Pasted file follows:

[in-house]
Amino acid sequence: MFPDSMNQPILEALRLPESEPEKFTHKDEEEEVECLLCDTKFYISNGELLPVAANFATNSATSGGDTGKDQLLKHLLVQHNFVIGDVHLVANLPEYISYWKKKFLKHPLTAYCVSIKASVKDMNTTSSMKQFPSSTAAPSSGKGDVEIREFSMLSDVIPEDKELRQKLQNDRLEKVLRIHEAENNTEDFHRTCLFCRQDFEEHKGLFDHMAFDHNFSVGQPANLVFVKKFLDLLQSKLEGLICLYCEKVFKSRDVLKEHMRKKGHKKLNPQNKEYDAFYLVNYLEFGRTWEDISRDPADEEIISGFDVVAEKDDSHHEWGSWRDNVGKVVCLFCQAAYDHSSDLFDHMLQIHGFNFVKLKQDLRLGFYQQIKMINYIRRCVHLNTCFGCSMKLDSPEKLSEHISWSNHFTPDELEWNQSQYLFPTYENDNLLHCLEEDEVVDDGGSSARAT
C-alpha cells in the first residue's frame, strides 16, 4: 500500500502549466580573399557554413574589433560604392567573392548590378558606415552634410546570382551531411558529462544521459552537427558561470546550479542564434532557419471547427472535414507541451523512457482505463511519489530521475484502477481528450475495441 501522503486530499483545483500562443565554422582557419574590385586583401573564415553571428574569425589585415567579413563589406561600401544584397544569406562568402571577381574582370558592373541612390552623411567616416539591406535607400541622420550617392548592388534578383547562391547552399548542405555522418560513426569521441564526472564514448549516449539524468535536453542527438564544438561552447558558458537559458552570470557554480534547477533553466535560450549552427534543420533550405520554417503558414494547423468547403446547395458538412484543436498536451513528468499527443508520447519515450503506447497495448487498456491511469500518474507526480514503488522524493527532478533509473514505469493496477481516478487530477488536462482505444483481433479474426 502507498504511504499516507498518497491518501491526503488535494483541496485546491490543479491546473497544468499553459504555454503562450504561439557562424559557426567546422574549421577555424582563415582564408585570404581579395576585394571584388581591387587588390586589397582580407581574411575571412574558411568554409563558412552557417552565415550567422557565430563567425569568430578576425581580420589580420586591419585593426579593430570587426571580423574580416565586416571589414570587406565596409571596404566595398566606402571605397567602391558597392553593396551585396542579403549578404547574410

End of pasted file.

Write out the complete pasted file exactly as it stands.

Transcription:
[in-house]
Amino acid sequence: MFPDSMNQPILEALRLPESEPEKFTHKDEEEEVECLLCDTKFYISNGELLPVAANFATNSATSGGDTGKDQLLKHLLVQHNFVIGDVHLVANLPEYISYWKKKFLKHPLTAYCVSIKASVKDMNTTSSMKQFPSSTAAPSSGKGDVEIREFSMLSDVIPEDKELRQKLQNDRLEKVLRIHEAENNTEDFHRTCLFCRQDFEEHKGLFDHMAFDHNFSVGQPANLVFVKKFLDLLQSKLEGLICLYCEKVFKSRDVLKEHMRKKGHKKLNPQNKEYDAFYLVNYLEFGRTWEDISRDPADEEIISGFDVVAEKDDSHHEWGSWRDNVGKVVCLFCQAAYDHSSDLFDHMLQIHGFNFVKLKQDLRLGFYQQIKMINYIRRCVHLNTCFGCSMKLDSPEKLSEHISWSNHFTPDELEWNQSQYLFPTYENDNLLHCLEEDEVVDDGGSSARAT
C-alpha cells in the first residue's frame, strides 16, 4: 500500500502549466580573399557554413574589433560604392567573392548590378558606415552634410546570382551531411558529462544521459552537427558561470546550479542564434532557419471547427472535414507541451523512457482505463511519489530521475484502477481528450475495441 501522503486530499483545483500562443565554422582557419574590385586583401573564415553571428574569425589585415567579413563589406561600401544584397544569406562568402571577381574582370558592373541612390552623411567616416539591406535607400541622420550617392548592388534578383547562391547552399548542405555522418560513426569521441564526472564514448549516449539524468535536453542527438564544438561552447558558458537559458552570470557554480534547477533553466535560450549552427534543420533550405520554417503558414494547423468547403446547395458538412484543436498536451513528468499527443508520447519515450503506447497495448487498456491511469500518474507526480514503488522524493527532478533509473514505469493496477481516478487530477488536462482505444483481433479474426 502507498504511504499516507498518497491518501491526503488535494483541496485546491490543479491546473497544468499553459504555454503562450504561439557562424559557426567546422574549421577555424582563415582564408585570404581579395576585394571584388581591387587588390586589397582580407581574411575571412574558411568554409563558412552557417552565415550567422557565430563567425569568430578576425581580420589580420586591419585593426579593430570587426571580423574580416565586416571589414570587406565596409571596404566595398566606402571605397567602391558597392553593396551585396542579403549578404547574410